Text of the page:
Zoos are supposed to be bulwarks against extinction and exploitation of animals. Not part of the exotic animal trade. Yet the Asahi Shimbun accuses Japanese zoos of overbreeding lions and other animals. The leftover lions as they are called, are farmed out as soon as they grow up.
“According to an investigation conducted by The Asahi Shimbun, during the five-year period from fiscal 2014, 14 lions were shipped out from public zoos nationwide. Eleven of them were given away for free.”
Incredibly, lions can be bought for about $1,900, the paper said. Fancy breeds of domestic cats sell for almost twice that amount, according to the paper.
The paper gave several reasons the zoos ship animals out. One is that visitors prefer young animals over older animals. Another is that the zoos tend to be small and there is a risk of inbreeding and fighting. The third is cost. Food for zoo animals is expensive and many zoos are cash strapped. They are often poorly supported by local government. The paper said zoos tend to barter animals among zoos. Animals become a form of currency. But all too often they turn to “animal dealers” and the risk of involvement in the exotic pet trade. The paper believes more than half of animal exchanges involve an animal dealer.
For those leftover lions and other animals, leaving a zoo to avoid the risk of inbreeding and fighting is sometimes followed by a tragic outcome.
“In March 2016, a Grant’s zebra named Barron that had belonged to Osaka Tennoji Zoo in Osaka came in the possession of an animal dealer through a barter deal.
After being taken to an equestrian club, Barron jumped a fence and ran off to a pond on a golf course. There the zebra was shot with a blowgun dart tipped with an anesthetic agent, fell into the pond and drowned.
The animal dealer placed Barron in the equestrian club, thinking it would be the best way to familiarize the zebra with humans.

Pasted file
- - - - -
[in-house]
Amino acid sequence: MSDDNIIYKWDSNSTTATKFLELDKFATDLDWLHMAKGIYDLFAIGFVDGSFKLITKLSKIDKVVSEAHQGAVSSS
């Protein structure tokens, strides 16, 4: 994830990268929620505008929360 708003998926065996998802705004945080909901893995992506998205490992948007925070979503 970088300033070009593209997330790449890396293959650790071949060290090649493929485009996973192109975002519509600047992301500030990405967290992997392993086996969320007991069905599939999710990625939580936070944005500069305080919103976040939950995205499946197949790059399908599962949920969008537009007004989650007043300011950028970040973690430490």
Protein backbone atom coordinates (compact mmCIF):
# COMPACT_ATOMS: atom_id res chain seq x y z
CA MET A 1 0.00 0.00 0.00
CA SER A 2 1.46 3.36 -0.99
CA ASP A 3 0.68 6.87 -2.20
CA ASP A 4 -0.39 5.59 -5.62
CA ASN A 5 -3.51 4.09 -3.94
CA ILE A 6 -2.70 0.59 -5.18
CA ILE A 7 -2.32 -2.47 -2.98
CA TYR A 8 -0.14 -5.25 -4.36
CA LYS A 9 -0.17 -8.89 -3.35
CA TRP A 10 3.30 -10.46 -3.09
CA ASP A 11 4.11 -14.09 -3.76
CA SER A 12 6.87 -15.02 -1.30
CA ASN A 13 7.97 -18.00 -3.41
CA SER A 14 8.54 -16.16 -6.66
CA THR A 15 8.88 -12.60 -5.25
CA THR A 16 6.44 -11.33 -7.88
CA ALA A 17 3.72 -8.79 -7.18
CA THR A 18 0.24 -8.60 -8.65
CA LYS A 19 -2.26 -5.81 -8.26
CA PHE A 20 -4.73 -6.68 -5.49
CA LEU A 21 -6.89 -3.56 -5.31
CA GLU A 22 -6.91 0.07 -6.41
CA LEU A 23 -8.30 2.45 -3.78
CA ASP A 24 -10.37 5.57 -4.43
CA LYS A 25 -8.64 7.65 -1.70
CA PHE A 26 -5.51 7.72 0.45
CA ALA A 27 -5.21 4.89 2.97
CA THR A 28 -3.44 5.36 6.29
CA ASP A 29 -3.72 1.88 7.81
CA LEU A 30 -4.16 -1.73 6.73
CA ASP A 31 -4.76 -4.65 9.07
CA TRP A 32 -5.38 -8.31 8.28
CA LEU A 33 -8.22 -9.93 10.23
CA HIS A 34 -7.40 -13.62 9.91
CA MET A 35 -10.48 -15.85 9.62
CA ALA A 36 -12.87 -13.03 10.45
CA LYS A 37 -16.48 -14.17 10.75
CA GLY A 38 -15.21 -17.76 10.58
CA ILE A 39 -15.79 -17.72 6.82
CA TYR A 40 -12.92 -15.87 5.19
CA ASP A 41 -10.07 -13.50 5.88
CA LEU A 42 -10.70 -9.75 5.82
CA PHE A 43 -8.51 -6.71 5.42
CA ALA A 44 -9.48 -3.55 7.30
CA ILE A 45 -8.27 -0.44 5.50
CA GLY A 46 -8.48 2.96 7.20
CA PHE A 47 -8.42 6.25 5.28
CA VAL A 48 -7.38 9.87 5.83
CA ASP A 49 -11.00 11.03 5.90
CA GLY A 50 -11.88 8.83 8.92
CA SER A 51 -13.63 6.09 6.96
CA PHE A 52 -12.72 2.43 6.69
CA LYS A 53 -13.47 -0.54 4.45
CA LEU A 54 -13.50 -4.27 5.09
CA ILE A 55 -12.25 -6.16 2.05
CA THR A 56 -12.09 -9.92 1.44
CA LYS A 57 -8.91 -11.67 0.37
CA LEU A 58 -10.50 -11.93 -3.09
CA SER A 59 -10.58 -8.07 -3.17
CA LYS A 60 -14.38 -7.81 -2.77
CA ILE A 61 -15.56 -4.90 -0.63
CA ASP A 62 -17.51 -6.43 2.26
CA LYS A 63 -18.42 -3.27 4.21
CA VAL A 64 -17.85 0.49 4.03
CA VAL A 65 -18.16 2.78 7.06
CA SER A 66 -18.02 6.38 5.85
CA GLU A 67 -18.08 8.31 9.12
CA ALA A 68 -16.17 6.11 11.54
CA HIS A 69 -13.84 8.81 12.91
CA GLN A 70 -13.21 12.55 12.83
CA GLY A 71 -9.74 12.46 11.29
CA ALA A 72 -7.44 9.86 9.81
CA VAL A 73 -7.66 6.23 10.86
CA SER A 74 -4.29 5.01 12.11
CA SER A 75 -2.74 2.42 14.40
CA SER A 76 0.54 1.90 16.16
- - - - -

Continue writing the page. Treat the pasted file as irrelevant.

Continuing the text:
However, Barron, who grew up n the in the zoo throughout his life, was whipped into a panic when humans approached.”
The people the paper approached for comment on the issue all expressed remorse for the situation faced by the animals.
Japan underwent a “zoo boom” after World War Two. But in the intervening years attendnace has dropped off. Japanese zoos have embraced the idea of saving endangered species and educating the public. But they don’t fully understand that role, one professor says.
“Koichi Murata, a special appointment professor at Nihon University who studies zoos, sees an inherent structural problem in the institutions, which aim to preserve and study species but produce excess animals at the same time.
“People in the zoo industry need to stop for a moment and think about what it really means that the term ‘excess animals’ exists and has been used for a long time,” Murata said.”
The paper recently did an expose on the “dark side’ of Japanese zoos seeking to shine a light on the issue.
The island nation is currently having to face a number of wildlife issues beyond leftover lions. Demographic and other changes are resulting in more attacks from wild animals. Calls for re-introducing wolves are also increasing the debate on the relationship between Japan and wildlife. A growing conservation movement is calling attention to these issues.